Mar 28, 2018

Statue of Liberty: Gift ... Or Scam?

Talking during a movie is usually frowned upon, but sometimes a well-timed quip can add to the entertainment. Such was the case during a viewing of Independence Day in 1990. Aliens had just blown up several US monuments. When they obliterated the Statue of Liberty, the theater went silent for a moment and my dad blurted out: “Hey! That was a gift!” Laughter filled the theater.

My dad's recent retelling of that tale recently made me snicker (again), and then it reminded me of the true story behind our most famous monument. Legend has it the French gave the statue to the US as a gift and symbol of friendship. The real story is more interesting. Parade magazine has the shortest retelling. My even shorter summary follows.

The designer of the Statue of Liberty, Frédéric Auguste Bartholdi, did not originally design the statue for America. It's a colossus because it was designed for Egypt (think the Sphinx), and it was meant to be a lighthouse for the Suez Canal. What's ironic is that Lady Liberty is actually a slave girl. The loose-fitting dress she wears is that of a fellah, or Egyptian slave.

When the Egypt deal fell through, Bartholdi repurposed the idea for America. To raise government money for the project, he traveled all over our nation, visiting Washington D.C., Chicago, LA and Niagara Falls among other places. When that didn't work, he went the P.T. Barnum route back home and raised money from the public itself. "He put on spectacles of wonder in Paris, charged visitors admission to watch the statue’s construction in a dusty workshop, sold souvenirs, and petitioned the French government to let him run a national lottery," according to Parade. However, he was still short and needed funding from America.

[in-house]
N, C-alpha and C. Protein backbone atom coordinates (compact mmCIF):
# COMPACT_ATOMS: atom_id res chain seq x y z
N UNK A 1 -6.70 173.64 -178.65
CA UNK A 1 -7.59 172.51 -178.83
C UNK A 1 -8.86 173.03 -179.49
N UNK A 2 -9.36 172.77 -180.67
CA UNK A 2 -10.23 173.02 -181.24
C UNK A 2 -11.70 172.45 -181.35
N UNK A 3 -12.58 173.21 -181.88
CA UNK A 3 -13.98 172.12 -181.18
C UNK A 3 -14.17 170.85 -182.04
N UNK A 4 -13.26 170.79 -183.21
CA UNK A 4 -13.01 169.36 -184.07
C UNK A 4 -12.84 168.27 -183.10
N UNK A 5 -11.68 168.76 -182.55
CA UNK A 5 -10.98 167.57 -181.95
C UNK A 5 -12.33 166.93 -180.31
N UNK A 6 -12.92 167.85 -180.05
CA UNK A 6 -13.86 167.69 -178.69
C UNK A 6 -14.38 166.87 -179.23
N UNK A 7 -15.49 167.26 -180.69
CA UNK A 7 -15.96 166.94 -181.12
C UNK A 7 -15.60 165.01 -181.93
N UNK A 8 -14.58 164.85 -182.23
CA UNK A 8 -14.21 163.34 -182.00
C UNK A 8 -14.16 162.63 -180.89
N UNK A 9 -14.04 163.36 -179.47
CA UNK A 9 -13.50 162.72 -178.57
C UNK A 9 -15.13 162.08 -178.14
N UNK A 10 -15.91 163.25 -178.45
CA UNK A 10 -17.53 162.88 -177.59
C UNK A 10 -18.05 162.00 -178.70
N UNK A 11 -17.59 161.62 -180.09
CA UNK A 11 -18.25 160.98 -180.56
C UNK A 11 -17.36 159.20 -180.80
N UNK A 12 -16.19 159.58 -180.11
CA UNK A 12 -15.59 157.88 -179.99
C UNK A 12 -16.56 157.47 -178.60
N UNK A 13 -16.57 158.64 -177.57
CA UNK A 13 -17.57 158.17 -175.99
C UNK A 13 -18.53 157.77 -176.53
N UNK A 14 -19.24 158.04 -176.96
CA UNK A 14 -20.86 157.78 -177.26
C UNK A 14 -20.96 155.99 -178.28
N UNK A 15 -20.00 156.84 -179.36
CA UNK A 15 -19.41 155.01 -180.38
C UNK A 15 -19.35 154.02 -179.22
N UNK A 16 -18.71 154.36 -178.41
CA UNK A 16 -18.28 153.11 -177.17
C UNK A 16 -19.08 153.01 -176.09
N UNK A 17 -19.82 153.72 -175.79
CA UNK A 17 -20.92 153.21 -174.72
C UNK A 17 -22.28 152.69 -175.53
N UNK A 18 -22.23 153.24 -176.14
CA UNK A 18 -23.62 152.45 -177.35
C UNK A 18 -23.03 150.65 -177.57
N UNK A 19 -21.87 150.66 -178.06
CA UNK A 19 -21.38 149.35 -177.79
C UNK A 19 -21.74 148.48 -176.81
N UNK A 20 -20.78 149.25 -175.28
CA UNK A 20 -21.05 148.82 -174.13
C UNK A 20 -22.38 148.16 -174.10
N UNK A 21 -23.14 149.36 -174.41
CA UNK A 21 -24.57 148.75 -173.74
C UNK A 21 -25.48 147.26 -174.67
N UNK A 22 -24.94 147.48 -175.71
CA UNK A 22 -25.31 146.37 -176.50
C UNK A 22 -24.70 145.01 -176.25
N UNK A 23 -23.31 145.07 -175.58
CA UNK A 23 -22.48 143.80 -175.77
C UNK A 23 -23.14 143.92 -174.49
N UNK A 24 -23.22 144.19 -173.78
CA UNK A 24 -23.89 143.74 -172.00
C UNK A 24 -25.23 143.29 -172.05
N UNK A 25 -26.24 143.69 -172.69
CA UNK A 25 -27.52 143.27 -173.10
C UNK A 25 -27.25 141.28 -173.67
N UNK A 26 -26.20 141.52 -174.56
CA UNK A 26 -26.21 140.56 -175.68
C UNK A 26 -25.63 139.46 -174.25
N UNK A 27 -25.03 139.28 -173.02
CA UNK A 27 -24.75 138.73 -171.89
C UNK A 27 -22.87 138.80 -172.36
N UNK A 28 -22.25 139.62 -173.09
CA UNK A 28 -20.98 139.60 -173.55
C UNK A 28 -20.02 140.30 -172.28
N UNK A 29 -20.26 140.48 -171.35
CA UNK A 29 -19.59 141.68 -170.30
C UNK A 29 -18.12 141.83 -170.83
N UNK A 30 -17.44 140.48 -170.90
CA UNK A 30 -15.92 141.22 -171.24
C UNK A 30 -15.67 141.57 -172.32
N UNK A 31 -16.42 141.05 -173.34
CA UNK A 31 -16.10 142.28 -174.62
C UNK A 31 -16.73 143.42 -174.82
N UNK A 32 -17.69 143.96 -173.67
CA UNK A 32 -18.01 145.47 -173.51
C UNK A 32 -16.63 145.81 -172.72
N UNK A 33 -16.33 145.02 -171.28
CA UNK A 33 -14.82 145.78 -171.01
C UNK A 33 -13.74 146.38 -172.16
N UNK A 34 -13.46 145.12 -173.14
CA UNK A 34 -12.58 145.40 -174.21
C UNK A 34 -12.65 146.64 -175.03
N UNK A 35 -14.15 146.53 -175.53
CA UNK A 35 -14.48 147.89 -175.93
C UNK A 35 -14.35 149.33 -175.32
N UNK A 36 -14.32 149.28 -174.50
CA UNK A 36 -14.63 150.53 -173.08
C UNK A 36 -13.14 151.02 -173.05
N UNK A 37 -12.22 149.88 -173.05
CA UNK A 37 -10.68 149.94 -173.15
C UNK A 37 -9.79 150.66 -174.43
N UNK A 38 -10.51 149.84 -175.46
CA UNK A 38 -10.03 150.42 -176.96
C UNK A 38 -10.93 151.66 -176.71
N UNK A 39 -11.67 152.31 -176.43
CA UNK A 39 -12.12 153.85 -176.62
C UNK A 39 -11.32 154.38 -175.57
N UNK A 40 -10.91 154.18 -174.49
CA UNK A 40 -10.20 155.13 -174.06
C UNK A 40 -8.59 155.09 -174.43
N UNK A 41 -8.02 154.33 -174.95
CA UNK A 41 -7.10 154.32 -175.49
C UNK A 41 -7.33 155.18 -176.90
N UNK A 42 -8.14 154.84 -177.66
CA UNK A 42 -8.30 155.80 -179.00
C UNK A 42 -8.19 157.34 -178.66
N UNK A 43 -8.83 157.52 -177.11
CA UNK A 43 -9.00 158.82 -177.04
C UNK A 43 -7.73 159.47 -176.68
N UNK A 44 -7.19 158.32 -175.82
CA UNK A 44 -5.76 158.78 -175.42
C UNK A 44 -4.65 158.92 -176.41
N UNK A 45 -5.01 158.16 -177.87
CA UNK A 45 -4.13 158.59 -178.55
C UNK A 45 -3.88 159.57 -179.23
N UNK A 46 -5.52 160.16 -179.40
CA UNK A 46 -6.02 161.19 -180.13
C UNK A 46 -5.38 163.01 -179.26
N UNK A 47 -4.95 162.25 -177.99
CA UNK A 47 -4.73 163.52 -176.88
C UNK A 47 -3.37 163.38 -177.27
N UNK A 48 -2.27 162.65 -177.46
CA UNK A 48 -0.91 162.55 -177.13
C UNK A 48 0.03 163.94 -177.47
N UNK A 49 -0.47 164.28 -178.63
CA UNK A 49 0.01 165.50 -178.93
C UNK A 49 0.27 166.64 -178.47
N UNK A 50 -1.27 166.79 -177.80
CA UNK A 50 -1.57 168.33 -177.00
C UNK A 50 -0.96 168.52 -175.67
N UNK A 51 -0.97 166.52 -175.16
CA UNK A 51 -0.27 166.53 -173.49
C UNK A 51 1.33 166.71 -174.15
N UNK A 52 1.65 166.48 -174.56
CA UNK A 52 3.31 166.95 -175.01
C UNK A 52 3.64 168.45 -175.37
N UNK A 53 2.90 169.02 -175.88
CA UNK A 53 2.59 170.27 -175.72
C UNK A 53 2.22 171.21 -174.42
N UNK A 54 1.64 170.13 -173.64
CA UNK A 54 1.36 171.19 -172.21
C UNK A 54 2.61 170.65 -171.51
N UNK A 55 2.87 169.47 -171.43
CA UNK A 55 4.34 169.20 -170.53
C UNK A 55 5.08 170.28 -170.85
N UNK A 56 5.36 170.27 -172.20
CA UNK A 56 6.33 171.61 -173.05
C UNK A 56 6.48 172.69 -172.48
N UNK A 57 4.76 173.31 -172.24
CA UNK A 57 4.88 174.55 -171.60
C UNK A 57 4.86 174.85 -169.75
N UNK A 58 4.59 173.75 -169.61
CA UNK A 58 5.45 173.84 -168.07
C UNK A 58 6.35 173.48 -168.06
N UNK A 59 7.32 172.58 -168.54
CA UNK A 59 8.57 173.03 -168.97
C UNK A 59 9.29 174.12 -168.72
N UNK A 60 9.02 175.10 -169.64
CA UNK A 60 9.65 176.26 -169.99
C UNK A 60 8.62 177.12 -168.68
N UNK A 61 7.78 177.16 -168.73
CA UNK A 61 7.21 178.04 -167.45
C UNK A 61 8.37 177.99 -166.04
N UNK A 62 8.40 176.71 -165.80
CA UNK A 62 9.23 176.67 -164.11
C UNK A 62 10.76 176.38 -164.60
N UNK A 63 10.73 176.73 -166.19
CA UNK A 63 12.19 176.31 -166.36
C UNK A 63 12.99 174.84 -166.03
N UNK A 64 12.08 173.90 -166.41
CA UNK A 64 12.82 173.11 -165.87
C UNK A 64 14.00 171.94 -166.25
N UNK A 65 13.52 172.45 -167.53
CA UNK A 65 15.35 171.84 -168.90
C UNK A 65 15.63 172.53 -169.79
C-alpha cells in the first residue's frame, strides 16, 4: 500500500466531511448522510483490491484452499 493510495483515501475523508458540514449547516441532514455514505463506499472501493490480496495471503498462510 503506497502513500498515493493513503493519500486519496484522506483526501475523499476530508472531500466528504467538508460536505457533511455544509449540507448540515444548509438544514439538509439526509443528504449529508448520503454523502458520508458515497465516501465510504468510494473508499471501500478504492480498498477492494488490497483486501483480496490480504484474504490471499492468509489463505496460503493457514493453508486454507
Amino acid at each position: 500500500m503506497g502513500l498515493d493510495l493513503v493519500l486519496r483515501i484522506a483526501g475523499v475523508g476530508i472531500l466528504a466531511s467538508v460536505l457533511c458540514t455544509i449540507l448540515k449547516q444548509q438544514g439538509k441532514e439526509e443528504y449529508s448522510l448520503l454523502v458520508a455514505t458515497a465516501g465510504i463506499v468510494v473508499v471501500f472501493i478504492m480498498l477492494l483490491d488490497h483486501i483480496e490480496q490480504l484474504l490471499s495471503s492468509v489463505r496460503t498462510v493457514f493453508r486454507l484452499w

Enter Joseph Pulitzer, the newspaper magnate for whom the Pulitzer Prize is named. Pulitzer took on the challenge and concocted a brilliant marketing ploy to raise money and boost his newspaper circulation. He promised to print the name of every person who made even the tiniest donation toward the project. This ultimately closed the gap and also gave people a great reason to buy Pultizer's newspaper.

The Parade article has some other fascinating details. Taken together, they not only correct the myth that the Statue of Liberty was a gift from the French government but also make the whole thing sound an awful lot like a scam. Women's rights groups certainly felt that way. "When it was unveiled in October 1886 ... [they] lamented that an enormous female figure would stand in New York harbor representing liberty, when most American women had no liberty to vote," Parade recounts.